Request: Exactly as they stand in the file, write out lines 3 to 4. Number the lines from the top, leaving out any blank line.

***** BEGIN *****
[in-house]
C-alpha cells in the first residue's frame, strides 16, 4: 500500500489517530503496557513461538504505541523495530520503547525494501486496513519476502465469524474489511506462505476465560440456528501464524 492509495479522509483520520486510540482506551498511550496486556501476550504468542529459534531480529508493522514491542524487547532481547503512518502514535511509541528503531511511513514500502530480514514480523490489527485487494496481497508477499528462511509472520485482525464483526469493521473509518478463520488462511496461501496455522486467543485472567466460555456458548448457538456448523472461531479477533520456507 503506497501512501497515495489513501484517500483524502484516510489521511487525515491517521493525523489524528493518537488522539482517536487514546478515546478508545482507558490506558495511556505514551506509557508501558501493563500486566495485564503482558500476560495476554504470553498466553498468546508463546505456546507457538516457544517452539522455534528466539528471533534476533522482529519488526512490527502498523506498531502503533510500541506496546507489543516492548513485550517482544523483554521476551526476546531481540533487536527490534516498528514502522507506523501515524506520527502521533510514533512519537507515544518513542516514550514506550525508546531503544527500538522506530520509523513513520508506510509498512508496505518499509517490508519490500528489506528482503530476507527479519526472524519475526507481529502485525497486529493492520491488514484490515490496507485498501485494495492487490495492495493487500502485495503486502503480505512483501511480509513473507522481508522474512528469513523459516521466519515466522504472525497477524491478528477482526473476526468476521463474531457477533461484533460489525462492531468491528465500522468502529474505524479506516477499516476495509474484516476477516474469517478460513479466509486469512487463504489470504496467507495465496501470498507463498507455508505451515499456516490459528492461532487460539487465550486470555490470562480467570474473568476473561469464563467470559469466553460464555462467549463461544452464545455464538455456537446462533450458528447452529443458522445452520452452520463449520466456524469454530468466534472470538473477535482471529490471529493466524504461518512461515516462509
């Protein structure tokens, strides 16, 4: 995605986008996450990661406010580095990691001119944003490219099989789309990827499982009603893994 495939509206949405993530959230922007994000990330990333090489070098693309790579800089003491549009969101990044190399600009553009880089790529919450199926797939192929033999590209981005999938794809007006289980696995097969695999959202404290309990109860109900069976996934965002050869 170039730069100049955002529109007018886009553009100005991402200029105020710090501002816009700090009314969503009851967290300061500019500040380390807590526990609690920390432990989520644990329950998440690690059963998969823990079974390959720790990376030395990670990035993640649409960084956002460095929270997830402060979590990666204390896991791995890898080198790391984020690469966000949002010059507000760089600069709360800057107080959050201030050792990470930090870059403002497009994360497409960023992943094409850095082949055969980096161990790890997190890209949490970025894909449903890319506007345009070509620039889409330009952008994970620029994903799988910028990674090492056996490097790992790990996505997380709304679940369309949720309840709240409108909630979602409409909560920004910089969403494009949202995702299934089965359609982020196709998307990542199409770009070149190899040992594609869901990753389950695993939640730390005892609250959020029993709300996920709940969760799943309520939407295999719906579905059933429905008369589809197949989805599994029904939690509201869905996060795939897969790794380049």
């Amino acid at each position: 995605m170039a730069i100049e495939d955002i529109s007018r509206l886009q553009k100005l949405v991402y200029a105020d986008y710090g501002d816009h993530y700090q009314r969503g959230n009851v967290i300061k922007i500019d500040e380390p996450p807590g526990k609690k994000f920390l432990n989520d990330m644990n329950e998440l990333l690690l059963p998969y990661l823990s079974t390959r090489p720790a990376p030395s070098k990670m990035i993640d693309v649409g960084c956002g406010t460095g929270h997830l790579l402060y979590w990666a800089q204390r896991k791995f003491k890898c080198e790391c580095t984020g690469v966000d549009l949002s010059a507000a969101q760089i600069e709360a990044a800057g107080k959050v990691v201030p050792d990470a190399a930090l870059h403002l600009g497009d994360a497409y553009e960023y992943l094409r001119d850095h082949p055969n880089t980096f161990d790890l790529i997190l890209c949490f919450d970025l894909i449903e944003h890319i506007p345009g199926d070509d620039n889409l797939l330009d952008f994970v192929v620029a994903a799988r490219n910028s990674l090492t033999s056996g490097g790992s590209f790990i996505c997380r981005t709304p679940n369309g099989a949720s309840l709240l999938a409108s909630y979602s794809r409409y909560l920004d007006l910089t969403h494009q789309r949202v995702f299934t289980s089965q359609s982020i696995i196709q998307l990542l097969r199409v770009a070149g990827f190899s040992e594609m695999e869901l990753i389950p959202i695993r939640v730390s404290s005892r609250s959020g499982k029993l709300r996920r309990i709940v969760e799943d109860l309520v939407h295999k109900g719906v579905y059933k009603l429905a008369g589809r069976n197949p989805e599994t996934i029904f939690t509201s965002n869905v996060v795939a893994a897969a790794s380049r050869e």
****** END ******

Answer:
């Protein structure tokens, strides 16, 4: 995605986008996450990661406010580095990691001119944003490219099989789309990827499982009603893994 495939509206949405993530959230922007994000990330990333090489070098693309790579800089003491549009969101990044190399600009553009880089790529919450199926797939192929033999590209981005999938794809007006289980696995097969695999959202404290309990109860109900069976996934965002050869 170039730069100049955002529109007018886009553009100005991402200029105020710090501002816009700090009314969503009851967290300061500019500040380390807590526990609690920390432990989520644990329950998440690690059963998969823990079974390959720790990376030395990670990035993640649409960084956002460095929270997830402060979590990666204390896991791995890898080198790391984020690469966000949002010059507000760089600069709360800057107080959050201030050792990470930090870059403002497009994360497409960023992943094409850095082949055969980096161990790890997190890209949490970025894909449903890319506007345009070509620039889409330009952008994970620029994903799988910028990674090492056996490097790992790990996505997380709304679940369309949720309840709240409108909630979602409409909560920004910089969403494009949202995702299934089965359609982020196709998307990542199409770009070149190899040992594609869901990753389950695993939640730390005892609250959020029993709300996920709940969760799943309520939407295999719906579905059933429905008369589809197949989805599994029904939690509201869905996060795939897969790794380049």
């Amino acid at each position: 995605m170039a730069i100049e495939d955002i529109s007018r509206l886009q553009k100005l949405v991402y200029a105020d986008y710090g501002d816009h993530y700090q009314r969503g959230n009851v967290i300061k922007i500019d500040e380390p996450p807590g526990k609690k994000f920390l432990n989520d990330m644990n329950e998440l990333l690690l059963p998969y990661l823990s079974t390959r090489p720790a990376p030395s070098k990670m990035i993640d693309v649409g960084c956002g406010t460095g929270h997830l790579l402060y979590w990666a800089q204390r896991k791995f003491k890898c080198e790391c580095t984020g690469v966000d549009l949002s010059a507000a969101q760089i600069e709360a990044a800057g107080k959050v990691v201030p050792d990470a190399a930090l870059h403002l600009g497009d994360a497409y553009e960023y992943l094409r001119d850095h082949p055969n880089t980096f161990d790890l790529i997190l890209c949490f919450d970025l894909i449903e944003h890319i506007p345009g199926d070509d620039n889409l797939l330009d952008f994970v192929v620029a994903a799988r490219n910028s990674l090492t033999s056996g490097g790992s590209f790990i996505c997380r981005t709304p679940n369309g099989a949720s309840l709240l999938a409108s909630y979602s794809r409409y909560l920004d007006l910089t969403h494009q789309r949202v995702f299934t289980s089965q359609s982020i696995i196709q998307l990542l097969r199409v770009a070149g990827f190899s040992e594609m695999e869901l990753i389950p959202i695993r939640v730390s404290s005892r609250s959020g499982k029993l709300r996920r309990i709940v969760e799943d109860l309520v939407h295999k109900g719906v579905y059933k009603l429905a008369g589809r069976n197949p989805e599994t996934i029904f939690t509201s965002n869905v996060v795939a893994a897969a790794s380049r050869e």